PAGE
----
If nettles were people I can imagine they’d be that kind of quiet, slightly aggressive personality. Happy to be left alone, but behind a defensive facade, they’re one of the most fascinating people you will ever meet. Nettles, in my opinion, are a severely underate superfood. They have a host of health benefits, but the main one for me has being able to keep my anemia in check.
It doesn’t help that I’m not a fan of the shop bought nettle tea. I’ve tried it, even forced myself to get through a few boxes of the stuff, but I always thought that it tasted of old hay. Not a pleasant taste in my opinion, but the fresh stuff…it tastes fresh and alive! The colour of the tea is a clear mint if the leaves are freshly picked from the garden, and every year I make a point to try and collect as much of the plant as I can for dehydrating.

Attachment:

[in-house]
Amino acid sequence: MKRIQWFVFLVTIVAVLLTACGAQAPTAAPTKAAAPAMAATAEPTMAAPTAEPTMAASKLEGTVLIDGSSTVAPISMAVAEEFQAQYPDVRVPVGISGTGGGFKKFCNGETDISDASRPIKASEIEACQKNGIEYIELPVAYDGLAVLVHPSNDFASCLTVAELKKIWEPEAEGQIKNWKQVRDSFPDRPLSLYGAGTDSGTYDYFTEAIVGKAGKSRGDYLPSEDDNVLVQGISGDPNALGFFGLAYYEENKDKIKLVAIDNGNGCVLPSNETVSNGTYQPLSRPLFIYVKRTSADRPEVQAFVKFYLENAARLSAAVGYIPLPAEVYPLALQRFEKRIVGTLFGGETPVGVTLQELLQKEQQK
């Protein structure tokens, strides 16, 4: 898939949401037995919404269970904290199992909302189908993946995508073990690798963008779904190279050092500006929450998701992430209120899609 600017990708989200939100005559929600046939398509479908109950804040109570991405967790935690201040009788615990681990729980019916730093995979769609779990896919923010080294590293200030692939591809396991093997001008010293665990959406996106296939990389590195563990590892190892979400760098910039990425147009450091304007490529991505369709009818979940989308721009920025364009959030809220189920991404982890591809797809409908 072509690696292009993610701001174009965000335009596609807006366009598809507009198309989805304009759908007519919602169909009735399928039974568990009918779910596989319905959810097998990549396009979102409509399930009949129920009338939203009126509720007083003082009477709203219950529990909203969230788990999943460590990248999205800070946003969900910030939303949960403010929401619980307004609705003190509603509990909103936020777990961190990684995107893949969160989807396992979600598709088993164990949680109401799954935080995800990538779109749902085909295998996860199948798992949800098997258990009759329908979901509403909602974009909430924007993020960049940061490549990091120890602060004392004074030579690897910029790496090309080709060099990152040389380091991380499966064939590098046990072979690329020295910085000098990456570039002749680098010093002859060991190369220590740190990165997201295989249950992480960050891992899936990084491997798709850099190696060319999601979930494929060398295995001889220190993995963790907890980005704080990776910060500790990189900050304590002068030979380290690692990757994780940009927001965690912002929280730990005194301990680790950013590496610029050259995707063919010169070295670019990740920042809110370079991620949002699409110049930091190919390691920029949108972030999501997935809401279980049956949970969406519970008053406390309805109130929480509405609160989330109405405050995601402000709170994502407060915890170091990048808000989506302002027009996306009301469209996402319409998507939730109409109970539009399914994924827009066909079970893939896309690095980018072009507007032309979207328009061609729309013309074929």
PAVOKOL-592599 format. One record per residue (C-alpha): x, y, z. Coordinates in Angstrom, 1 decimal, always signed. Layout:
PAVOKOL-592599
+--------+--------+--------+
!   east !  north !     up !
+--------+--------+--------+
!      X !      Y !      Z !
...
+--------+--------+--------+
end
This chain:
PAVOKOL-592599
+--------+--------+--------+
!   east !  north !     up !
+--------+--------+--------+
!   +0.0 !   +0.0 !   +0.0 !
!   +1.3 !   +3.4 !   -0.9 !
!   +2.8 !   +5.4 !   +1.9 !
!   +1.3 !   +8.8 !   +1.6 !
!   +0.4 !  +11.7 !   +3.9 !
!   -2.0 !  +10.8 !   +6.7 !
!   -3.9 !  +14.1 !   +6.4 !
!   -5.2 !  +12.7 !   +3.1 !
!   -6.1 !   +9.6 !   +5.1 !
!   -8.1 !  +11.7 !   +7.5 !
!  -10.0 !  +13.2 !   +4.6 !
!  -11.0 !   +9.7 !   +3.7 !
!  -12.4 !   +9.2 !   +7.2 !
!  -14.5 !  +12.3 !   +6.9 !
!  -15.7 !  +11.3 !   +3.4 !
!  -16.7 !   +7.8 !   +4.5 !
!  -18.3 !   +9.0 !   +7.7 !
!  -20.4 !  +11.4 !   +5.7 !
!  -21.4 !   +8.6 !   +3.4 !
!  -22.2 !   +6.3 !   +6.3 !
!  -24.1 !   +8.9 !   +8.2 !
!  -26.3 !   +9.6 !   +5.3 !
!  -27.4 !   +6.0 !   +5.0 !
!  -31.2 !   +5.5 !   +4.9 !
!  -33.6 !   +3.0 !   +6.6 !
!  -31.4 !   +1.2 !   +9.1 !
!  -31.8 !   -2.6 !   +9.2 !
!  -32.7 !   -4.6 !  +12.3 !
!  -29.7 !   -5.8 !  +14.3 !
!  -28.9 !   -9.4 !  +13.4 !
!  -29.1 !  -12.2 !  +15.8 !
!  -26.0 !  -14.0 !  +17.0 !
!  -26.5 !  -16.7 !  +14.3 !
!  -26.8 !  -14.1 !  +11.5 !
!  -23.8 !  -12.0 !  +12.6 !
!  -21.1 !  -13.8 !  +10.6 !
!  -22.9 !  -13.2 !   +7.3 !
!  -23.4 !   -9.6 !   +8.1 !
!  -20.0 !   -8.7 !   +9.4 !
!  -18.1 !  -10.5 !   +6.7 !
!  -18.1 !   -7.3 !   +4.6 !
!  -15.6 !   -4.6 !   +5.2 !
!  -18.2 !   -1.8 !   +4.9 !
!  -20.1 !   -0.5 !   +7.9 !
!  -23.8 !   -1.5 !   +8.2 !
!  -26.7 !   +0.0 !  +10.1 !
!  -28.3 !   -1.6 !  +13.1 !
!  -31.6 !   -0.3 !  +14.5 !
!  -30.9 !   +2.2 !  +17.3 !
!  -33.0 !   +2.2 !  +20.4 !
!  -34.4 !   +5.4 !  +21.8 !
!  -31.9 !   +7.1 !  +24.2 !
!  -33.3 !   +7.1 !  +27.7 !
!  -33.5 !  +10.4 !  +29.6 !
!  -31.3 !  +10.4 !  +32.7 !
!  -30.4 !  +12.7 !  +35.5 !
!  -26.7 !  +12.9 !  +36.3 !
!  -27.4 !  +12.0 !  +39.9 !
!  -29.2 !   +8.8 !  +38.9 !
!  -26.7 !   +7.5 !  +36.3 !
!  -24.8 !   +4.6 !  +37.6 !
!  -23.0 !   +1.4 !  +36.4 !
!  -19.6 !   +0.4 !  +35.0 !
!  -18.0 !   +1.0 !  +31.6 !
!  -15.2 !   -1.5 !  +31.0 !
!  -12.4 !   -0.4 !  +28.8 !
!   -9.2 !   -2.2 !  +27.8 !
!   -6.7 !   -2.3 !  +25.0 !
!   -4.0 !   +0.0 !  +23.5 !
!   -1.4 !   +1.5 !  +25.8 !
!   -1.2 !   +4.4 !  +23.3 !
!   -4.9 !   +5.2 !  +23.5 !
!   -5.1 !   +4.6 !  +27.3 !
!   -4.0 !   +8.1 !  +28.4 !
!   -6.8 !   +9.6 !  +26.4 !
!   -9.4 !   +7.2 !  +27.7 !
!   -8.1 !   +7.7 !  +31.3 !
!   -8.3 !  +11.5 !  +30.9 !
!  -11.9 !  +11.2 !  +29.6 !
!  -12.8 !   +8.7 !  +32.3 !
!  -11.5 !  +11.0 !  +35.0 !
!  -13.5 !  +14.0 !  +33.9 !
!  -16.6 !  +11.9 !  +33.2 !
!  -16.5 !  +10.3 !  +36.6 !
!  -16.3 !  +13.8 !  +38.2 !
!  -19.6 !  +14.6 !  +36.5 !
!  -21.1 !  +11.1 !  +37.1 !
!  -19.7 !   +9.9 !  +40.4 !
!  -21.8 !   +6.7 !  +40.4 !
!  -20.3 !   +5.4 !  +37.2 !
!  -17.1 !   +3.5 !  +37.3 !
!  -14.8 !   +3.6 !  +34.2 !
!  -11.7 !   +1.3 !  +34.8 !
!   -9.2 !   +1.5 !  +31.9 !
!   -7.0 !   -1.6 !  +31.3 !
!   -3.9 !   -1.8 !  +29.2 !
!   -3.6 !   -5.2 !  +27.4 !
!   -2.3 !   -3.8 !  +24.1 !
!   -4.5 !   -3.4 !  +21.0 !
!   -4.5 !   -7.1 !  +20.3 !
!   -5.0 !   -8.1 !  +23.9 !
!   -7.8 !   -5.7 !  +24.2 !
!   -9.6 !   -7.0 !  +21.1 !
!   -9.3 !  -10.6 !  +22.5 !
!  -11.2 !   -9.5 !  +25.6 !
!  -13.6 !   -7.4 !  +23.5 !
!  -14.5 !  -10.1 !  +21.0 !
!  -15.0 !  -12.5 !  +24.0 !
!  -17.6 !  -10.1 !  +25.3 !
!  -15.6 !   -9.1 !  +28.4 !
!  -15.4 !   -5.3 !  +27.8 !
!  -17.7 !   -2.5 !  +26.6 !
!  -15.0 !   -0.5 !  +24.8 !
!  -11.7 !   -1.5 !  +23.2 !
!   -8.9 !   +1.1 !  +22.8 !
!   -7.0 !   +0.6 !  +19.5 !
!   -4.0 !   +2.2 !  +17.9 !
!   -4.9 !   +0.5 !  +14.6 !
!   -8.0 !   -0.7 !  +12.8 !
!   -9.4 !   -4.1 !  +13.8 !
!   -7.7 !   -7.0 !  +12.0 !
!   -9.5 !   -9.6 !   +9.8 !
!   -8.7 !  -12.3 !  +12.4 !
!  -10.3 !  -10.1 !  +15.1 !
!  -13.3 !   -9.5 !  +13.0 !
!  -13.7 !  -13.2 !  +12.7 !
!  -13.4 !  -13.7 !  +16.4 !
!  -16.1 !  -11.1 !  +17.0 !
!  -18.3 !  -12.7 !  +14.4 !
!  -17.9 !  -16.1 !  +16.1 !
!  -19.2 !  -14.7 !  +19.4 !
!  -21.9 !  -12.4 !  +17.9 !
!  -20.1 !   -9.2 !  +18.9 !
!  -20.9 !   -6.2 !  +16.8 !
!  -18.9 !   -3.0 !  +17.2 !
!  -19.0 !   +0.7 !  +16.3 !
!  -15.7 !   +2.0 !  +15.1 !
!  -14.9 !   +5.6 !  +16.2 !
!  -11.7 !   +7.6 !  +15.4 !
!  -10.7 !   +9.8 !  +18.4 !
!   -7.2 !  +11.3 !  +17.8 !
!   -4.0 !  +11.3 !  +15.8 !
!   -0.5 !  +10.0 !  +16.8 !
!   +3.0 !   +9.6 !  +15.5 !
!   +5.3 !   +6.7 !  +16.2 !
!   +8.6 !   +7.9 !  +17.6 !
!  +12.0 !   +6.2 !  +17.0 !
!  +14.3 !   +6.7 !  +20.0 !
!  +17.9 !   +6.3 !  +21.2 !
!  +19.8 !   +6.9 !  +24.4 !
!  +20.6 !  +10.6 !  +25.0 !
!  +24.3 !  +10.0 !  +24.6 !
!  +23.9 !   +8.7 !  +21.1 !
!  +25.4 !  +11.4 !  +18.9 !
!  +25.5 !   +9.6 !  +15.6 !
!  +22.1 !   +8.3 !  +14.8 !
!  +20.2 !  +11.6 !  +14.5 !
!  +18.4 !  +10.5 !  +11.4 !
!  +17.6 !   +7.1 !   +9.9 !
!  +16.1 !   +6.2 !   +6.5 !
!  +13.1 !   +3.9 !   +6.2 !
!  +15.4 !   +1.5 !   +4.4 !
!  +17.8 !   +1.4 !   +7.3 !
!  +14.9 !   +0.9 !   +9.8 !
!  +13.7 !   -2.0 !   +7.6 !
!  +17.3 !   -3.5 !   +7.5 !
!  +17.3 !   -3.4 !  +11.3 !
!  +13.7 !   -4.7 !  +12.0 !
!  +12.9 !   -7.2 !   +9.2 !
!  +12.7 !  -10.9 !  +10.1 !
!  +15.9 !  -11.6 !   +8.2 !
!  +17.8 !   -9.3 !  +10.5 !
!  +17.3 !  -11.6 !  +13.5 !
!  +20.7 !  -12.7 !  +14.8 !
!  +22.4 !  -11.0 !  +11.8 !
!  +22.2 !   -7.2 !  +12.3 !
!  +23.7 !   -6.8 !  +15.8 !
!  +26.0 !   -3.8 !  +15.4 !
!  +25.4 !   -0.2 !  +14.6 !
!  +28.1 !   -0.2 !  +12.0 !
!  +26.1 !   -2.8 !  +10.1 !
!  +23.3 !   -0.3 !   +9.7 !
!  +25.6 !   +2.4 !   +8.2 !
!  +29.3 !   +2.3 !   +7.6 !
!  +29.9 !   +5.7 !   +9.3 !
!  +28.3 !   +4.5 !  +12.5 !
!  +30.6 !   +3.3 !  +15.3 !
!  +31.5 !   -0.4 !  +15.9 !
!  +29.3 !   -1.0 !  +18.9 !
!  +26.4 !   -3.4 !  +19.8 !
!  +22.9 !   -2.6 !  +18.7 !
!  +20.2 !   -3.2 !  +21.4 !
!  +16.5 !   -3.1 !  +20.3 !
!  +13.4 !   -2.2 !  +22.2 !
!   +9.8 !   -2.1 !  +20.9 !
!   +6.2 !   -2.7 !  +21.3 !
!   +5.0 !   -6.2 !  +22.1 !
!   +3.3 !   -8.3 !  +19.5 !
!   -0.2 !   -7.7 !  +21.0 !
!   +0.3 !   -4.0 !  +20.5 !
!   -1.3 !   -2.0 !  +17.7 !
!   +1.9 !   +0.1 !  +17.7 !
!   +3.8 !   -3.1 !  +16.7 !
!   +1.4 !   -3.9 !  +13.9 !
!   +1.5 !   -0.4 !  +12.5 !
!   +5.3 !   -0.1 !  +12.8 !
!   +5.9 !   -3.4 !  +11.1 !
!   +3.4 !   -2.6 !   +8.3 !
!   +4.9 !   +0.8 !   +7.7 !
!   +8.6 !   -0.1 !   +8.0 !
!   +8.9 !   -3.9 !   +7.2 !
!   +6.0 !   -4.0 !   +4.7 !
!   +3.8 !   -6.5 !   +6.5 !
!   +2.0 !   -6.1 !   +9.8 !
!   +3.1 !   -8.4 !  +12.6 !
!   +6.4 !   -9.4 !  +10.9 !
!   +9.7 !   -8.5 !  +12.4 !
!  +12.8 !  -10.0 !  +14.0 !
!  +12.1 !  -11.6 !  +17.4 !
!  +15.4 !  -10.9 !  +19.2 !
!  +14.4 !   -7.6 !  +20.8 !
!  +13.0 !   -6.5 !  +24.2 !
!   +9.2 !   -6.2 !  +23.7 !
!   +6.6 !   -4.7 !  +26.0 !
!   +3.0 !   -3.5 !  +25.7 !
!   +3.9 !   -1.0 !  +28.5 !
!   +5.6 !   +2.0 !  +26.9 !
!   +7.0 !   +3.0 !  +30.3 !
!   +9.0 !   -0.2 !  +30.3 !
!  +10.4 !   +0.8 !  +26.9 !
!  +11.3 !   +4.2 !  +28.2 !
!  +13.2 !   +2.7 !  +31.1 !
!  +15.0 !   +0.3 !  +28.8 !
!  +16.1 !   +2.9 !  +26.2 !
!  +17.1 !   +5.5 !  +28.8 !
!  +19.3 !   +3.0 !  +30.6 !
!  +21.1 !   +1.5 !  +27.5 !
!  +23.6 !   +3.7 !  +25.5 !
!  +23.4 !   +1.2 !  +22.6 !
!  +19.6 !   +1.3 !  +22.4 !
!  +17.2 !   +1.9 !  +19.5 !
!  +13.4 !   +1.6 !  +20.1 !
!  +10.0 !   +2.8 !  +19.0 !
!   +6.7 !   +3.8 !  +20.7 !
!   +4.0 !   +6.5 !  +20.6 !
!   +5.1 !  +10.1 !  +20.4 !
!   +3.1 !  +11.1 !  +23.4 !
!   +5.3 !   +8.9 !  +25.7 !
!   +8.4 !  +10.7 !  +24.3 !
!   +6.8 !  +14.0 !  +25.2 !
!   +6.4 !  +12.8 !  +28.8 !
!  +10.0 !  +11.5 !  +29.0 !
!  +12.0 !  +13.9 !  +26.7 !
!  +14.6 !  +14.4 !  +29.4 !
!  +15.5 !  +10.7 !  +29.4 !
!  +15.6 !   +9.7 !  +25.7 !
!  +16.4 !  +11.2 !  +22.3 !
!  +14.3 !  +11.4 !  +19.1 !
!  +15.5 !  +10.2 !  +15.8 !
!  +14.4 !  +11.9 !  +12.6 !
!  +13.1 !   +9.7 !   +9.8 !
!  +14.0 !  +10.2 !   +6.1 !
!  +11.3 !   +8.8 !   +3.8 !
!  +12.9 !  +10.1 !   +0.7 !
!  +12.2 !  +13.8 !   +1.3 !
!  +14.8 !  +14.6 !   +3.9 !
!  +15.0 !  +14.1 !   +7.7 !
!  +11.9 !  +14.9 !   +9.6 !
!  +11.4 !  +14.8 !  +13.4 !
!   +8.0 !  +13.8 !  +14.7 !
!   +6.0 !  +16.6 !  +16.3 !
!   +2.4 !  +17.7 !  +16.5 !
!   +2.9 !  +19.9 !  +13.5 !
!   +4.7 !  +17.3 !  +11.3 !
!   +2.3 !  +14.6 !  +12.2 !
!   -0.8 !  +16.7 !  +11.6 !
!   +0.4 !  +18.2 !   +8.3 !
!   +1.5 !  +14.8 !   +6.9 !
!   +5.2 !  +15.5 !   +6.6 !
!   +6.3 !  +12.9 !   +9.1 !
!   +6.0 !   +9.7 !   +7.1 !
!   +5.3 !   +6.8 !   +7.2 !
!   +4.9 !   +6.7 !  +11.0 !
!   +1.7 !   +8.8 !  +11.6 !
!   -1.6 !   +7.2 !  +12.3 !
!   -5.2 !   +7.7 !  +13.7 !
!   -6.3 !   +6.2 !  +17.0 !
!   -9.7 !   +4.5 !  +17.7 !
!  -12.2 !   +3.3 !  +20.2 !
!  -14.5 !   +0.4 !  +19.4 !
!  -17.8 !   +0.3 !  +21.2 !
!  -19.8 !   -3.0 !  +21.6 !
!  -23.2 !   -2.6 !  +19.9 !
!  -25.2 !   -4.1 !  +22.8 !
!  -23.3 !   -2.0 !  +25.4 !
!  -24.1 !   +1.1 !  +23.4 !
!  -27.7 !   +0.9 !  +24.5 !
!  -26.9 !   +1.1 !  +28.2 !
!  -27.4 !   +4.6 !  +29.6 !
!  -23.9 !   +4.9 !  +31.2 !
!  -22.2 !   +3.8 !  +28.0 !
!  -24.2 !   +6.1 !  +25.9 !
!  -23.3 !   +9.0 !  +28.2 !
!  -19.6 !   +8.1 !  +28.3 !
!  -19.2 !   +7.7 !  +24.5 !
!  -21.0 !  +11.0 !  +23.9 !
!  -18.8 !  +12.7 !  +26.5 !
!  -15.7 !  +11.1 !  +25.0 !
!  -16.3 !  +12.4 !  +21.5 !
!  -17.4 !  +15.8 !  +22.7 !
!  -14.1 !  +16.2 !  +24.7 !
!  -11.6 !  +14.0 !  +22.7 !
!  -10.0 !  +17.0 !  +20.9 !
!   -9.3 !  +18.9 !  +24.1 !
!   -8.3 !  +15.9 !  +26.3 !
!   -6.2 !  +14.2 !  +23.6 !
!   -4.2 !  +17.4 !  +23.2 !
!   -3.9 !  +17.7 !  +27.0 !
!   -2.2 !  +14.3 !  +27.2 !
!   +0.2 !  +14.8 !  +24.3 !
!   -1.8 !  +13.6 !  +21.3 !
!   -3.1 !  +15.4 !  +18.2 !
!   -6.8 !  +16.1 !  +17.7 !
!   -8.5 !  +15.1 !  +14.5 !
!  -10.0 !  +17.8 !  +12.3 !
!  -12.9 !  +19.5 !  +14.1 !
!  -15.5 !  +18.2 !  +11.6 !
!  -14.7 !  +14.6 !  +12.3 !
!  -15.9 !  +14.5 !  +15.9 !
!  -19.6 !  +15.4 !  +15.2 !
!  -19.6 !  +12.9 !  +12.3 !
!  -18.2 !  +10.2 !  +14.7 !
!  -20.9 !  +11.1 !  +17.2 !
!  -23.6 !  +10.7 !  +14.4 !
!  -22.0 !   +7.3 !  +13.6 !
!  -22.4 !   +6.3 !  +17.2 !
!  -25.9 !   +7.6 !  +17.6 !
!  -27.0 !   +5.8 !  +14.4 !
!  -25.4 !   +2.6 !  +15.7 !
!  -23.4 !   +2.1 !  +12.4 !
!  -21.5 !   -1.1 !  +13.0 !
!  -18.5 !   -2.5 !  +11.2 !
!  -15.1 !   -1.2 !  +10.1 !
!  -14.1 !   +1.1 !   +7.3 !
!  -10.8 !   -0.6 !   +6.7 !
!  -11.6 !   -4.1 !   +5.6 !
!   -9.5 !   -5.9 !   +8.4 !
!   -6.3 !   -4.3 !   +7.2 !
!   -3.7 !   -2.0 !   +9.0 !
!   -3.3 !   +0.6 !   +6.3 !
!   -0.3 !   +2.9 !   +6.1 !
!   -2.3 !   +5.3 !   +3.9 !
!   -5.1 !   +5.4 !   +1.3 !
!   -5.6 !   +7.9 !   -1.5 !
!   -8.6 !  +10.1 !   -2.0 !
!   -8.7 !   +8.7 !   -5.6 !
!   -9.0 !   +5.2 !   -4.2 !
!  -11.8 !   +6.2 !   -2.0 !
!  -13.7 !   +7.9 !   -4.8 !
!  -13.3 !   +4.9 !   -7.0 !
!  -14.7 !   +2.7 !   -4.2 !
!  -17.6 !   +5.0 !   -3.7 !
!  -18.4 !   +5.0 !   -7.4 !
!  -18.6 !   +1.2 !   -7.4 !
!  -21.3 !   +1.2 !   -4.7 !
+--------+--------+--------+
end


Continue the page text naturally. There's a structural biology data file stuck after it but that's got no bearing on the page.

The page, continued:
If you want to try and give it a shot yourself, then this video is for you:
How To Dehydrate Using The Oven
One thing I didn’t mention in the video is how to dehydrate them in the oven. Like I mentioned, I either air dry my nettles, or use my Excalibur dehydrator, I rarely use the oven, but on the occasions where that was my only option, here is how I did it:
- Wash the nettles thoroughly and lay them out on a tray over some baking paper
- Turn your oven on at the lowest possible setting and leave the door cracked open
- Every 5-10 minutes turn over the leaves till they’re all completely dry and crispy
Next year I’ll try and be more organized and make a much more detailed video showing the different stages for growth (the leaves in spring vs. the leaves in winter) and show the other different varieties of nettle. I’ve already pointed it out in the video, but I want to stress it again. The plant I am using is stinging nettle, don’t confuse it with dead nettle or any of the other similar-but-not-the-same varieties.